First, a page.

What is Palliative Care?
Palliative care is specialized medical care for people living with a serious illness. This type of care is focused on providing relief from the symptoms and stress of the illness. The goal is to improve quality of life for both the patient and the family.
Palliative care is provided by a specially-trained team of doctors, nurses and other specialists who work together with a patient’s other doctors to provide an extra layer of support. Palliative care is based on the needs of the patient, not on the patient’s prognosis. This care is appropriate at any age and at any stage in a serious illness.
The Difference between Palliative Care and Hospice
Both palliative care and hospice care provide comfort. But palliative care can begin at diagnosis, and at the same time as treatment. Hospice care begins after treatment of the disease is stopped and when it is clear that the person is not going to survive the illness.
Principles of Palliative Care
- Palliative care incorporates the whole spectrum of care — medical, nursing, psychological, social, cultural and spiritual. A holistic approach, incorporating these wider aspects of care, is good medical practice and in palliative care it is essential.
- The principles of palliative care might simply be regarded as those of good clinical practice, whatever the patient’s illness, wherever the patient is under care, whatever his/her social status, creed, culture or education.
Attitudes and principles required for successful Palliative Care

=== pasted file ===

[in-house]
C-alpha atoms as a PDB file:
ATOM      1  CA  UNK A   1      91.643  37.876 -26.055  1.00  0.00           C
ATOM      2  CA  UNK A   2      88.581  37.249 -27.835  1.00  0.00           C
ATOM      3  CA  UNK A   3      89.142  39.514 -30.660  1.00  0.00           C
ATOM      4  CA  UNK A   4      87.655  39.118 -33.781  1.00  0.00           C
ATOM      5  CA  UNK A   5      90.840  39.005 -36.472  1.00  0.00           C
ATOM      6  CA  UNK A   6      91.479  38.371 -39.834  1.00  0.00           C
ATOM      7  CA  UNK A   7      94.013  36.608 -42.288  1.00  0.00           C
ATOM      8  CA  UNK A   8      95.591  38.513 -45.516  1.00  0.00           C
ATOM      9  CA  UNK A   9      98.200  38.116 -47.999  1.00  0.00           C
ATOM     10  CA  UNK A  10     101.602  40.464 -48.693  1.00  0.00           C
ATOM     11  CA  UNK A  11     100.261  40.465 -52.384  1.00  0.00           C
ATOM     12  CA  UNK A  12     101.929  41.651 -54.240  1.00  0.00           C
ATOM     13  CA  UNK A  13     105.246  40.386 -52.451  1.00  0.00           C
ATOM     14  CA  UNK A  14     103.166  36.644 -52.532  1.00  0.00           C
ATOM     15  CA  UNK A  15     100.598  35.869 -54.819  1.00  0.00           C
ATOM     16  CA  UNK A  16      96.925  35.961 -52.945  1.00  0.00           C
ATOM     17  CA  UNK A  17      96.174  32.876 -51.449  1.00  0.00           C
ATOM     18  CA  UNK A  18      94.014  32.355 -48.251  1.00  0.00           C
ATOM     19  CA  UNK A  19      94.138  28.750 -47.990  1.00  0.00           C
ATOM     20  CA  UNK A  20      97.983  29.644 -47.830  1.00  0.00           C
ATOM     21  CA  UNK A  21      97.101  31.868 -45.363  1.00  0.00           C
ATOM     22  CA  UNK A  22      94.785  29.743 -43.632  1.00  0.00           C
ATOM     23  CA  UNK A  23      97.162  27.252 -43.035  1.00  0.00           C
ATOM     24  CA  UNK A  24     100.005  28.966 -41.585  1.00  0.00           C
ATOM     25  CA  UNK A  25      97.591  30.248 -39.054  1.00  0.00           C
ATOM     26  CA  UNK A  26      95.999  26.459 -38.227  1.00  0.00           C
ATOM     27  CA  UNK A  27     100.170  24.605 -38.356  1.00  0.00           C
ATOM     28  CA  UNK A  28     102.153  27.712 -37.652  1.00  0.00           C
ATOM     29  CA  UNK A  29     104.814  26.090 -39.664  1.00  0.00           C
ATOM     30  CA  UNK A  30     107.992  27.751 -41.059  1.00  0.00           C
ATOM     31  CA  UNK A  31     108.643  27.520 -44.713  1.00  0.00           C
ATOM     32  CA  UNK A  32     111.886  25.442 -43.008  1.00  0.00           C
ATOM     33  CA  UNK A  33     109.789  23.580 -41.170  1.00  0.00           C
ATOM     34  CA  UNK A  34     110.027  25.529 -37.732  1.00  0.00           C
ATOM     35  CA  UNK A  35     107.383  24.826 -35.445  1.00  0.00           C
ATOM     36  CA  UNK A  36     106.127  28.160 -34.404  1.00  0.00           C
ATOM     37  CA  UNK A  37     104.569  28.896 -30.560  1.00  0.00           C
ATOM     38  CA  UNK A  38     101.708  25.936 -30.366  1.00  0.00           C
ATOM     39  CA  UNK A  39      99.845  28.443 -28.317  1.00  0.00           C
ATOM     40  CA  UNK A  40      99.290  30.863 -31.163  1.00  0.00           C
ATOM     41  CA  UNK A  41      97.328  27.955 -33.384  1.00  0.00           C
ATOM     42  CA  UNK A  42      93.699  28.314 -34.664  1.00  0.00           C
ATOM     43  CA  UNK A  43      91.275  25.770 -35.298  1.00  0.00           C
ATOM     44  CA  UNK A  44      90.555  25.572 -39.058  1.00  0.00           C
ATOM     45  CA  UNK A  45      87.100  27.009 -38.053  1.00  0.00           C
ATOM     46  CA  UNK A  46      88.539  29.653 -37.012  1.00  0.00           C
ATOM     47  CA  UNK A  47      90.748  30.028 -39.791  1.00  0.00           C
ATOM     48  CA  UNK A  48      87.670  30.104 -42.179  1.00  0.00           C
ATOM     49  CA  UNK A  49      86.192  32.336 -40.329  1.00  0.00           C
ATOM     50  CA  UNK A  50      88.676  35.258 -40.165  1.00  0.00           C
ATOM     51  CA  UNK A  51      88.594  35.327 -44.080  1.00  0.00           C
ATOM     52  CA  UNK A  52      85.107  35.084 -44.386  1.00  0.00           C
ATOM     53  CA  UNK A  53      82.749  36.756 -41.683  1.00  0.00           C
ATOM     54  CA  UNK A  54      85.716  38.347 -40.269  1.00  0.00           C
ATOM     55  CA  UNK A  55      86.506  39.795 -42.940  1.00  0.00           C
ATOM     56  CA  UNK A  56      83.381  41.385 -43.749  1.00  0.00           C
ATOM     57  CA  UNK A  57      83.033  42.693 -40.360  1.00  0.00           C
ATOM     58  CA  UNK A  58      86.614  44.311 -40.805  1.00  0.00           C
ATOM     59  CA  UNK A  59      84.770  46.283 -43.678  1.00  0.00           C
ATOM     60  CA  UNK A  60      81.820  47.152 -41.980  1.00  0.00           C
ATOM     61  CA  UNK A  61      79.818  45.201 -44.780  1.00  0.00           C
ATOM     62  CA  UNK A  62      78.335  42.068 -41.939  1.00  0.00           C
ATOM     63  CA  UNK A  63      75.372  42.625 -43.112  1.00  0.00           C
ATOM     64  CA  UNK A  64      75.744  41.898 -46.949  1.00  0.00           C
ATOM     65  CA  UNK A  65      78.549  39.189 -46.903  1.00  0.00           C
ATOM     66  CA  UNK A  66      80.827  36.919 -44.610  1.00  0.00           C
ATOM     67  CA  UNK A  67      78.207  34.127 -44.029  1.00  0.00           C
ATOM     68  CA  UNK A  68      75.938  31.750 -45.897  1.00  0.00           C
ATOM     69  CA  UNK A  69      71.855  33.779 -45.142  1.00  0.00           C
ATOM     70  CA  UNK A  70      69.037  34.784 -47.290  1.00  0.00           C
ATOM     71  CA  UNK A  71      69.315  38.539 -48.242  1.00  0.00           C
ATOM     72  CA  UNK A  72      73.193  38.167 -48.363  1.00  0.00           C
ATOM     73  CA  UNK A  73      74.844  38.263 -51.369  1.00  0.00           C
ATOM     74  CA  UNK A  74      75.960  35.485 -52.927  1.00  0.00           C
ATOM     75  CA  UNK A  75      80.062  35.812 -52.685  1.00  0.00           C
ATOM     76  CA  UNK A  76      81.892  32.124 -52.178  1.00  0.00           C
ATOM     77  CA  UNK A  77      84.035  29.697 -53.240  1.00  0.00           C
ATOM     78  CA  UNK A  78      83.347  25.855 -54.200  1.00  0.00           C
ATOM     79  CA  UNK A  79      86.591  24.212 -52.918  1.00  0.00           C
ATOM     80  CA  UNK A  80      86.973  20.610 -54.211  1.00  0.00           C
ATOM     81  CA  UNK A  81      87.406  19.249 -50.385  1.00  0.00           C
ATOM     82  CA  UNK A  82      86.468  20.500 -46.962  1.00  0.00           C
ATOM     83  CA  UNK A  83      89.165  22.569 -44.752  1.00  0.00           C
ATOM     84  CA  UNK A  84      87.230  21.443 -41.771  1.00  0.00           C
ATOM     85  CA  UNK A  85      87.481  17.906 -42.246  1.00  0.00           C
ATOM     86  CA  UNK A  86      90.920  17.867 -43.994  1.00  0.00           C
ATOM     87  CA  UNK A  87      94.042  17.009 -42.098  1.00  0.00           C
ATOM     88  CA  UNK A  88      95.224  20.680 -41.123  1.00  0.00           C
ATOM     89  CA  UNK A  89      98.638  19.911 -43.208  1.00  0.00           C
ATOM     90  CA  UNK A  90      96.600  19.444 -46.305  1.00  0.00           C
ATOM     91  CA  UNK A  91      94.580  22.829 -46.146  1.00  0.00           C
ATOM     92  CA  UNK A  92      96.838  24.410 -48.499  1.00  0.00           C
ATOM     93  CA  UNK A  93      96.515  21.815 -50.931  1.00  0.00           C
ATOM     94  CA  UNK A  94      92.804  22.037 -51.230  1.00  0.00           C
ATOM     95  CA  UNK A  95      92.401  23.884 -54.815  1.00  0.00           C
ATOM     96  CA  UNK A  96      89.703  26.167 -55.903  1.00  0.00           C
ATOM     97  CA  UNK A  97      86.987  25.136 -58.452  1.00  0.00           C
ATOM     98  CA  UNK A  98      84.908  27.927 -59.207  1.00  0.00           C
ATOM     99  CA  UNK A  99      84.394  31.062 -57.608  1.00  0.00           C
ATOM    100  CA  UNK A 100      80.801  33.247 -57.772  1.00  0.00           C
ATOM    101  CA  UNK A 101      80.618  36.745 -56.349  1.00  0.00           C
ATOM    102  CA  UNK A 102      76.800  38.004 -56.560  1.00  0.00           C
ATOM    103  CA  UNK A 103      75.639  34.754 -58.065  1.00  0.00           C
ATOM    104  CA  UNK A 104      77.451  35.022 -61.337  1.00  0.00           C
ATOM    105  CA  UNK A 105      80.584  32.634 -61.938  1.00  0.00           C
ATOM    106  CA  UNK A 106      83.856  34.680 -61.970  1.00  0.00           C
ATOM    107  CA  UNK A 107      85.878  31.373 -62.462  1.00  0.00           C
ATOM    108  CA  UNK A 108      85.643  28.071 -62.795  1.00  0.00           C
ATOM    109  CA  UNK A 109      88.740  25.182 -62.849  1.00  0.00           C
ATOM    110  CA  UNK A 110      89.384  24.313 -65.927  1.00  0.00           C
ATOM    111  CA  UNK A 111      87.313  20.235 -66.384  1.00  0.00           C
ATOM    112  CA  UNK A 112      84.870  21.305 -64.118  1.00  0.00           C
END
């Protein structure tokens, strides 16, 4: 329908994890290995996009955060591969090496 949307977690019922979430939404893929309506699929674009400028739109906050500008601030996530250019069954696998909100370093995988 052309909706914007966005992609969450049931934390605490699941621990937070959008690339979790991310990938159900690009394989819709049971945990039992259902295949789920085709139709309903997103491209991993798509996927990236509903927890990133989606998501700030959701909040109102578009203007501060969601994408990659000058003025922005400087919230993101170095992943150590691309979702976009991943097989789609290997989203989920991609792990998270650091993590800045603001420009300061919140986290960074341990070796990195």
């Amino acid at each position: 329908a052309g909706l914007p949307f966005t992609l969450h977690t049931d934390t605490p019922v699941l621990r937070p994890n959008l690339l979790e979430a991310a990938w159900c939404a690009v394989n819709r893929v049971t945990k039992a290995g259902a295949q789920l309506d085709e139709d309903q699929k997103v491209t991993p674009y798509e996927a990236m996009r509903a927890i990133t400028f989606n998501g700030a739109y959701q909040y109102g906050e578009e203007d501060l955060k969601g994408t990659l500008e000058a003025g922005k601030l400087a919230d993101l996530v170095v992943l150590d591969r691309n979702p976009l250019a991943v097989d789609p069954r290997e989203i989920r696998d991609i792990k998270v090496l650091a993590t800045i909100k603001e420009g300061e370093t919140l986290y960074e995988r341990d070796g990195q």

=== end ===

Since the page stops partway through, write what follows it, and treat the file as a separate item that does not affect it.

A caring attitude
- involves sensitivity, empathy and compassion, and demonstrates concern for the individual
- there is concern for all aspects of a patient’s suffering, not just the medical, nursing or social work problems
- there is a non-judgmental approach in which personality, intellect, ethnic origin, religious belief or any other individual factors do not prejudice the delivery of optimal care
Consideration of individuality
- the practice of categorizing patients by their underlying disease, based on the similarity of the medical problems encountered, fails to recognize the psychosocial features and problems that make every patient a unique individual
- these unique characteristics can greatly influence suffering and need to be taken into account when planning the palliative care for individual patients
- ethnic, racial, religious and other cultural factors may have a profound effect on a patient’s suffering
- cultural differences are to be respected and treatment planned in a culturally sensitive manner
- the consent of a patient, or those to whom the responsibility is delegated, is necessary before any treatment is given or withdrawn